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UPDATED: October 29, 2014 NO.43 OCTOBER 23, 2014
Stemming the Slump
In a bid to boost the sagging housing market, China has relaxed lending rules for home buyers
By Zhou Xiaoyan

TO BUY OR NOT TO BUY: A potential home buyer consults on a residential property project at a housing expo in Beijing on September 19 (CFP)

Wang Xingli is a realtor in Beijing. Instead of resting during the seven-day National Day holiday (October 1-7), he followed a jam-packed schedule spent bustling about showing apartments to eager clients around the city's North Third Ring Road.

After several months of a sales slump, this business is exactly what he has yearned for. His potential clients' enthusiasm has been re-ignited as the People's Bank of China (PBC), the country's central bank, relaxed lending rules for home buyers right before the holiday.

Promoting the favorable lending policy has become the top priority for real estate agents like Wang. He even went as far as designing a PowerPoint presentation during the holiday to explain the new policy to his clients.

"Even the slightest cut in mortgage rates can save buyers a large amount of money. Immediately after the release of the new lending policy, many buyers called to consult me on its implications; some even cancelled their traveling plans for the holiday to view apartments. They are afraid that prices will go up in coming months. The sellers have also gotten tough, refusing to budge on price," Wang said.

On September 30, the PBC and the China Banking Regulatory Commission (CBRC) relaxed lending rules for home buyers, allowing banks to offer a maximum 30-percent discount to first-time home buyers, a group that has been expanded to include those who already own one property but have paid off their mortgage.

Prior to the announcement, second home buyers were required to place at least 60-percent down payments and mortgage rates were set at no less than 1.1 times the benchmark interest rate.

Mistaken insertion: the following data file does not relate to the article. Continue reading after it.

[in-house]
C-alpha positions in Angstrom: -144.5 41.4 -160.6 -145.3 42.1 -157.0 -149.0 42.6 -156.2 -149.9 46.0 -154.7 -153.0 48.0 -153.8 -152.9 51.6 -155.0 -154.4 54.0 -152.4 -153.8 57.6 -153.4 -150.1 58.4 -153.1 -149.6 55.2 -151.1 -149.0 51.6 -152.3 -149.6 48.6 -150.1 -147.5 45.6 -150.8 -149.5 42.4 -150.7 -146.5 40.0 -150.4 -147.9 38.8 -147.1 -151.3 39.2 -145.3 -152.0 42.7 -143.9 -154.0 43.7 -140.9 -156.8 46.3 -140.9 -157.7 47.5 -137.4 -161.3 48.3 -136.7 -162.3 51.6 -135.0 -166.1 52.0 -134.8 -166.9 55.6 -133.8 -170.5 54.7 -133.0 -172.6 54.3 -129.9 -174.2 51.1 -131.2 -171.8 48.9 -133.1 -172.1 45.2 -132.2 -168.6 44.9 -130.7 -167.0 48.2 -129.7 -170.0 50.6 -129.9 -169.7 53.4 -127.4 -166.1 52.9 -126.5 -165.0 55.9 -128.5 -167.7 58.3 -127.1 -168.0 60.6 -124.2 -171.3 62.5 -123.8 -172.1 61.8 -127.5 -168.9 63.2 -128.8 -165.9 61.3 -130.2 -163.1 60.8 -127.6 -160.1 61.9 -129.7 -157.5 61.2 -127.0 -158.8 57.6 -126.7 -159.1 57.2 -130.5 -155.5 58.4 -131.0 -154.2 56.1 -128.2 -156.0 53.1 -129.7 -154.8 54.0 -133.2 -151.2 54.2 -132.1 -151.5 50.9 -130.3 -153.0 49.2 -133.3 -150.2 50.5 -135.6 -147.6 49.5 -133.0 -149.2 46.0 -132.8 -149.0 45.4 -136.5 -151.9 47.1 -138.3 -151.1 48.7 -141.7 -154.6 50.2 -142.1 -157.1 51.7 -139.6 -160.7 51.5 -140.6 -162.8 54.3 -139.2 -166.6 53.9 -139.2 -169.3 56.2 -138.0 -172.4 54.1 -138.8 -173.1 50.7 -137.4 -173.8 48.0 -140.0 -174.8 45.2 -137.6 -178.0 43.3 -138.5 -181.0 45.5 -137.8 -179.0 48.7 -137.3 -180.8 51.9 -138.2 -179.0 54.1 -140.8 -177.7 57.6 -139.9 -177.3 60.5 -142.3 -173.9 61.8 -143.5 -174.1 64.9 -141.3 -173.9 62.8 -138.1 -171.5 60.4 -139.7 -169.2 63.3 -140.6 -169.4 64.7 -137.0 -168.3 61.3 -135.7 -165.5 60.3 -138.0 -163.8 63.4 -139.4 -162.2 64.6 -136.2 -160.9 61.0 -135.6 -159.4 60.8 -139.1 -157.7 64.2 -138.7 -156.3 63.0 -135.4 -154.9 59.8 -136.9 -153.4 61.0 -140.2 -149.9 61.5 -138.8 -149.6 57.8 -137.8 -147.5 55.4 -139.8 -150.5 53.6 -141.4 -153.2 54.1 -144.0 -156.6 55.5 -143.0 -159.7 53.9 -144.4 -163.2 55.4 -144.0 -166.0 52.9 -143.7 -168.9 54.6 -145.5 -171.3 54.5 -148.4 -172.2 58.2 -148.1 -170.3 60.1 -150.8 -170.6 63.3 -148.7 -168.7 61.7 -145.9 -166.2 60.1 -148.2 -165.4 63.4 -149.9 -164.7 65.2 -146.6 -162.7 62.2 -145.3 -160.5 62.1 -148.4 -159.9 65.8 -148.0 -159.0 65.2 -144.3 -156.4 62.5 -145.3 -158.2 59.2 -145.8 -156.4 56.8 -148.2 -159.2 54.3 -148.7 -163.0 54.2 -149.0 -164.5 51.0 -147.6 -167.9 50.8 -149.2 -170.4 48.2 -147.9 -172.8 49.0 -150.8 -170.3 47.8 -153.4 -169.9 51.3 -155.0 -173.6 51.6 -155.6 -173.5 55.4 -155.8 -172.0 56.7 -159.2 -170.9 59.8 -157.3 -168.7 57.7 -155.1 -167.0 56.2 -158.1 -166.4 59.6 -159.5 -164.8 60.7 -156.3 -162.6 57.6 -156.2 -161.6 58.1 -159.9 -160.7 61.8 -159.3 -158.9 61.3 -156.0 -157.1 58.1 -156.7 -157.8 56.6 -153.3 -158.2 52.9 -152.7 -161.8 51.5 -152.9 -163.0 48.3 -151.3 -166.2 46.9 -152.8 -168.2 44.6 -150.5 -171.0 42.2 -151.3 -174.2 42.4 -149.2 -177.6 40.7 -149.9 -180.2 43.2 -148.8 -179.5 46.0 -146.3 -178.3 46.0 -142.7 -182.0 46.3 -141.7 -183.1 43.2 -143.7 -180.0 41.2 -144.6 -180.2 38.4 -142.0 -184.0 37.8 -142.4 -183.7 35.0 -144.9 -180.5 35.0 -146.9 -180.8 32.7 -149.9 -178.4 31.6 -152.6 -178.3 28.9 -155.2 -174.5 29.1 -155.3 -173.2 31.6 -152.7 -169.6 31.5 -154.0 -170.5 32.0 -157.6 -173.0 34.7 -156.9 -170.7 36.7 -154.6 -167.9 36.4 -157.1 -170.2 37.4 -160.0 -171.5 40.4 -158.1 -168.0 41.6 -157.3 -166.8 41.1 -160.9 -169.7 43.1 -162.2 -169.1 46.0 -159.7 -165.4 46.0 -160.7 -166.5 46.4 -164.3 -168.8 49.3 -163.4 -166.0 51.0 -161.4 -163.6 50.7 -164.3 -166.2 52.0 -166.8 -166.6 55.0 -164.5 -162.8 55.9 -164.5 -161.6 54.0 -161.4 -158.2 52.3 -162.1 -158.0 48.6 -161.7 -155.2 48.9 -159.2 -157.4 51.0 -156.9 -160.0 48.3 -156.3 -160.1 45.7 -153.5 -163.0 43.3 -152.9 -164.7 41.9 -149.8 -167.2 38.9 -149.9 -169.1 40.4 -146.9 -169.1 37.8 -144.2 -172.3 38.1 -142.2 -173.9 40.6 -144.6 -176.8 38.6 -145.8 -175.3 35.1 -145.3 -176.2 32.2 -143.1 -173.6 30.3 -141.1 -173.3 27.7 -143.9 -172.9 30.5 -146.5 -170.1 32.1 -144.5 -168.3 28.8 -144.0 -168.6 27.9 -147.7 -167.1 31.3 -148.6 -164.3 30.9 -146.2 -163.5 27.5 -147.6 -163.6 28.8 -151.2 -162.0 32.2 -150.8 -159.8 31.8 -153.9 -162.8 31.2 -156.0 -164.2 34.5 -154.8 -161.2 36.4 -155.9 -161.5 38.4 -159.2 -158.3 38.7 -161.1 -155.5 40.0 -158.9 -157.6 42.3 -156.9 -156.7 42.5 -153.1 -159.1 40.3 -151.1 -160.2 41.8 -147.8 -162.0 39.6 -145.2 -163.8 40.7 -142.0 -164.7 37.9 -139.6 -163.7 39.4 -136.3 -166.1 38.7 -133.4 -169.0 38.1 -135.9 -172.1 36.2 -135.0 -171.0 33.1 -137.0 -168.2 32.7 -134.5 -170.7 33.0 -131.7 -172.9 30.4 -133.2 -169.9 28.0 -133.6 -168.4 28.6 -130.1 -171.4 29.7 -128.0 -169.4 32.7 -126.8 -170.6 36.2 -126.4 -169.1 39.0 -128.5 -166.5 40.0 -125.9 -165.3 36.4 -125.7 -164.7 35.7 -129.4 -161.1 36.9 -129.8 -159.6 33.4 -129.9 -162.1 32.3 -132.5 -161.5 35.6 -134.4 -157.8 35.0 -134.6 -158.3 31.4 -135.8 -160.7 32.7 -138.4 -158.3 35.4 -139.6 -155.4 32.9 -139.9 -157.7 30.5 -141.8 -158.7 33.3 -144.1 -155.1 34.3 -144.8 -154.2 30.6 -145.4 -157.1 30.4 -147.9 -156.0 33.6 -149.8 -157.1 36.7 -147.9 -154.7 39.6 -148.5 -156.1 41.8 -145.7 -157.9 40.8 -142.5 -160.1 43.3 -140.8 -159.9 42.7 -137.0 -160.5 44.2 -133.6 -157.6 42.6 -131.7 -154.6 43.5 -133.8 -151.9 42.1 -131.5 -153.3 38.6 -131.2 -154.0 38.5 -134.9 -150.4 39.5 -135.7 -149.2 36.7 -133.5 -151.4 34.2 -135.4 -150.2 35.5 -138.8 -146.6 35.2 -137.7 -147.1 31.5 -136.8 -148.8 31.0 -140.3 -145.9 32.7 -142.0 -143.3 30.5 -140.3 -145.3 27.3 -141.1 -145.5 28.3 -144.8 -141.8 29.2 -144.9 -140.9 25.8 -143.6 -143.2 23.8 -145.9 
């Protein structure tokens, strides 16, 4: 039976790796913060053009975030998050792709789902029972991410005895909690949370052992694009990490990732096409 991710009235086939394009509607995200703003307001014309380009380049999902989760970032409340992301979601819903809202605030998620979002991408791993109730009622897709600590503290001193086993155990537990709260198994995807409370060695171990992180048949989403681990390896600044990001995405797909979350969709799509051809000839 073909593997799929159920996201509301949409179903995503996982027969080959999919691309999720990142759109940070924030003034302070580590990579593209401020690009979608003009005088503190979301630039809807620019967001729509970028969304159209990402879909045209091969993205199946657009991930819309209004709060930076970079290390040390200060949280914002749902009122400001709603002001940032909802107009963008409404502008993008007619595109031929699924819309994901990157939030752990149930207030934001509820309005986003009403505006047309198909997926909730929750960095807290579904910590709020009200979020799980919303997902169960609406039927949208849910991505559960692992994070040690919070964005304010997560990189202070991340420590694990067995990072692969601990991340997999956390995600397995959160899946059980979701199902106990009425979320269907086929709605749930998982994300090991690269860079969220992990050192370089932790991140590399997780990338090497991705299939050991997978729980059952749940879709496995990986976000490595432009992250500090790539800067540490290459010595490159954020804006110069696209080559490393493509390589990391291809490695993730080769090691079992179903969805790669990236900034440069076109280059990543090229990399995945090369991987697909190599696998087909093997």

In 2011, skyrocketing home prices forced the Chinese Government to roll out restrictive measures, such as requiring higher down payments, increasing the lending rate for second home purchases and banning the purchase of a third home.

The new policy followed sluggish sales data, a slump in investment and continuously dropping prices in the property sector so far this year. In September, home prices in 100 cities monitored by the China Index Academy, a Beijing-based property research organization wholly owned by SouFun Holdings Ltd., fell 0.92 percent from August, the fifth consecutive monthly drop in 2014 and the biggest slump in four years.

Central authorities have also made it easier and cheaper for home buyers to use the housing provident fund. On October 13, central authorities said they will exempt notarial, guarantee and mortgage insurance fees as well as valuation charges for new and existing homes that are financed by the government housing provident fund.

Saving the market

The housing provident fund is a government-designed savings plan that allows Chinese workers and their employers to pay a part of their monthly wages into the fund to finance future home purchases. Starting from October 14, borrowers are allowed to use the fund to buy homes in their hometowns after paying into the fund in the cities in which they are working.

The easing of housing credit conditions marks a turning point in the nation's restrictive home purchasing policies. Experts say the gains of the policy remain to be seen in coming months and an industry-wide adjustment in the property sector is bound to persist in coming years.

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